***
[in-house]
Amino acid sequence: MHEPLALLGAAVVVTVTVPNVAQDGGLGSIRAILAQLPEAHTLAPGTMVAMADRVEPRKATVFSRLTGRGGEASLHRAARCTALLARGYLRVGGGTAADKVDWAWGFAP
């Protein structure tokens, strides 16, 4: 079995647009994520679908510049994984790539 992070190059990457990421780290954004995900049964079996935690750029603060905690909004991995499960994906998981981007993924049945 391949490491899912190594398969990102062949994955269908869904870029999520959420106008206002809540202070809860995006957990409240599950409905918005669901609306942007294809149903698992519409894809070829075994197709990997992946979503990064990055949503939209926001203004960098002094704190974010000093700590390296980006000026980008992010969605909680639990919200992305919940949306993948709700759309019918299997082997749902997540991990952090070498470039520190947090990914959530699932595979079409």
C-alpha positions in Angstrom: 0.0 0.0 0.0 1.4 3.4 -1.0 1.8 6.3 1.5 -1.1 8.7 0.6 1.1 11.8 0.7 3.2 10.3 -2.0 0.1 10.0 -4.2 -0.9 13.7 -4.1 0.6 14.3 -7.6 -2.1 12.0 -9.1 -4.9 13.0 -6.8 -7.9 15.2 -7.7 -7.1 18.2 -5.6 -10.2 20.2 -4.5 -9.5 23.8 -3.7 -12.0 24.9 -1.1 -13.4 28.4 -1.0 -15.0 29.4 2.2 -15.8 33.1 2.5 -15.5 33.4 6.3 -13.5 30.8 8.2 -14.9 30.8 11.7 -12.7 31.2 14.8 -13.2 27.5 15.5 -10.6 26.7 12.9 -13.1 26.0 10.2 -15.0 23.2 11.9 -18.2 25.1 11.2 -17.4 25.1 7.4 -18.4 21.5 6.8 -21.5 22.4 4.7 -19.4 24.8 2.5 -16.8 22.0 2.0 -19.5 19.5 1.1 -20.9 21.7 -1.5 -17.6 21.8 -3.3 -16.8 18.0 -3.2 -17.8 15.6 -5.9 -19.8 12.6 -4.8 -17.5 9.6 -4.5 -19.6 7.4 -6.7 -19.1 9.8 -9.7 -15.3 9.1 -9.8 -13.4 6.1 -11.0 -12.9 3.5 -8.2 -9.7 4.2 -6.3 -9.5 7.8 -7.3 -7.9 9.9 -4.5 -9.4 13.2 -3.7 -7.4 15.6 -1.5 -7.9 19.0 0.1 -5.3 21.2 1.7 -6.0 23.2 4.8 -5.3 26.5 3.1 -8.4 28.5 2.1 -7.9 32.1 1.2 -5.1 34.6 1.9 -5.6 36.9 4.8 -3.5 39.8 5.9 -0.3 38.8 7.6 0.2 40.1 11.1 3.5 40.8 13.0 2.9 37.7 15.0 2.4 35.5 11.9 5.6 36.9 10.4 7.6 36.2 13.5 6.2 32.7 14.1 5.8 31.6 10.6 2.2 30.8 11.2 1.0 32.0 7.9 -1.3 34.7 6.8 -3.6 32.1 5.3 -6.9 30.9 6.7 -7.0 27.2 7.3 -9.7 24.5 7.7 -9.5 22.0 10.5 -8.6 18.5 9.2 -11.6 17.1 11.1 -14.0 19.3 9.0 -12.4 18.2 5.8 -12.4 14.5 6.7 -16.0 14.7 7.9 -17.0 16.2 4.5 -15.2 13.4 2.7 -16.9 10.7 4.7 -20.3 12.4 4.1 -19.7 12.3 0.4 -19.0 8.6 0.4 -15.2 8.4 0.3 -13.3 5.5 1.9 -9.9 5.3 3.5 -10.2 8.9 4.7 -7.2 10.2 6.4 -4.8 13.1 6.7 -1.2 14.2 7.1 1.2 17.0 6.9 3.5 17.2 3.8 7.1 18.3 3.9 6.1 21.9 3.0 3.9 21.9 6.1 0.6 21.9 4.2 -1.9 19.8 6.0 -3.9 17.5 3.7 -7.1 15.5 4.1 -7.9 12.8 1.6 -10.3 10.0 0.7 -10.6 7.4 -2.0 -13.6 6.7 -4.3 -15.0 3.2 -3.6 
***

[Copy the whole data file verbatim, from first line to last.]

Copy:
[in-house]
Amino acid sequence: MHEPLALLGAAVVVTVTVPNVAQDGGLGSIRAILAQLPEAHTLAPGTMVAMADRVEPRKATVFSRLTGRGGEASLHRAARCTALLARGYLRVGGGTAADKVDWAWGFAP
């Protein structure tokens, strides 16, 4: 079995647009994520679908510049994984790539 992070190059990457990421780290954004995900049964079996935690750029603060905690909004991995499960994906998981981007993924049945 391949490491899912190594398969990102062949994955269908869904870029999520959420106008206002809540202070809860995006957990409240599950409905918005669901609306942007294809149903698992519409894809070829075994197709990997992946979503990064990055949503939209926001203004960098002094704190974010000093700590390296980006000026980008992010969605909680639990919200992305919940949306993948709700759309019918299997082997749902997540991990952090070498470039520190947090990914959530699932595979079409």
C-alpha positions in Angstrom: 0.0 0.0 0.0 1.4 3.4 -1.0 1.8 6.3 1.5 -1.1 8.7 0.6 1.1 11.8 0.7 3.2 10.3 -2.0 0.1 10.0 -4.2 -0.9 13.7 -4.1 0.6 14.3 -7.6 -2.1 12.0 -9.1 -4.9 13.0 -6.8 -7.9 15.2 -7.7 -7.1 18.2 -5.6 -10.2 20.2 -4.5 -9.5 23.8 -3.7 -12.0 24.9 -1.1 -13.4 28.4 -1.0 -15.0 29.4 2.2 -15.8 33.1 2.5 -15.5 33.4 6.3 -13.5 30.8 8.2 -14.9 30.8 11.7 -12.7 31.2 14.8 -13.2 27.5 15.5 -10.6 26.7 12.9 -13.1 26.0 10.2 -15.0 23.2 11.9 -18.2 25.1 11.2 -17.4 25.1 7.4 -18.4 21.5 6.8 -21.5 22.4 4.7 -19.4 24.8 2.5 -16.8 22.0 2.0 -19.5 19.5 1.1 -20.9 21.7 -1.5 -17.6 21.8 -3.3 -16.8 18.0 -3.2 -17.8 15.6 -5.9 -19.8 12.6 -4.8 -17.5 9.6 -4.5 -19.6 7.4 -6.7 -19.1 9.8 -9.7 -15.3 9.1 -9.8 -13.4 6.1 -11.0 -12.9 3.5 -8.2 -9.7 4.2 -6.3 -9.5 7.8 -7.3 -7.9 9.9 -4.5 -9.4 13.2 -3.7 -7.4 15.6 -1.5 -7.9 19.0 0.1 -5.3 21.2 1.7 -6.0 23.2 4.8 -5.3 26.5 3.1 -8.4 28.5 2.1 -7.9 32.1 1.2 -5.1 34.6 1.9 -5.6 36.9 4.8 -3.5 39.8 5.9 -0.3 38.8 7.6 0.2 40.1 11.1 3.5 40.8 13.0 2.9 37.7 15.0 2.4 35.5 11.9 5.6 36.9 10.4 7.6 36.2 13.5 6.2 32.7 14.1 5.8 31.6 10.6 2.2 30.8 11.2 1.0 32.0 7.9 -1.3 34.7 6.8 -3.6 32.1 5.3 -6.9 30.9 6.7 -7.0 27.2 7.3 -9.7 24.5 7.7 -9.5 22.0 10.5 -8.6 18.5 9.2 -11.6 17.1 11.1 -14.0 19.3 9.0 -12.4 18.2 5.8 -12.4 14.5 6.7 -16.0 14.7 7.9 -17.0 16.2 4.5 -15.2 13.4 2.7 -16.9 10.7 4.7 -20.3 12.4 4.1 -19.7 12.3 0.4 -19.0 8.6 0.4 -15.2 8.4 0.3 -13.3 5.5 1.9 -9.9 5.3 3.5 -10.2 8.9 4.7 -7.2 10.2 6.4 -4.8 13.1 6.7 -1.2 14.2 7.1 1.2 17.0 6.9 3.5 17.2 3.8 7.1 18.3 3.9 6.1 21.9 3.0 3.9 21.9 6.1 0.6 21.9 4.2 -1.9 19.8 6.0 -3.9 17.5 3.7 -7.1 15.5 4.1 -7.9 12.8 1.6 -10.3 10.0 0.7 -10.6 7.4 -2.0 -13.6 6.7 -4.3 -15.0 3.2 -3.6 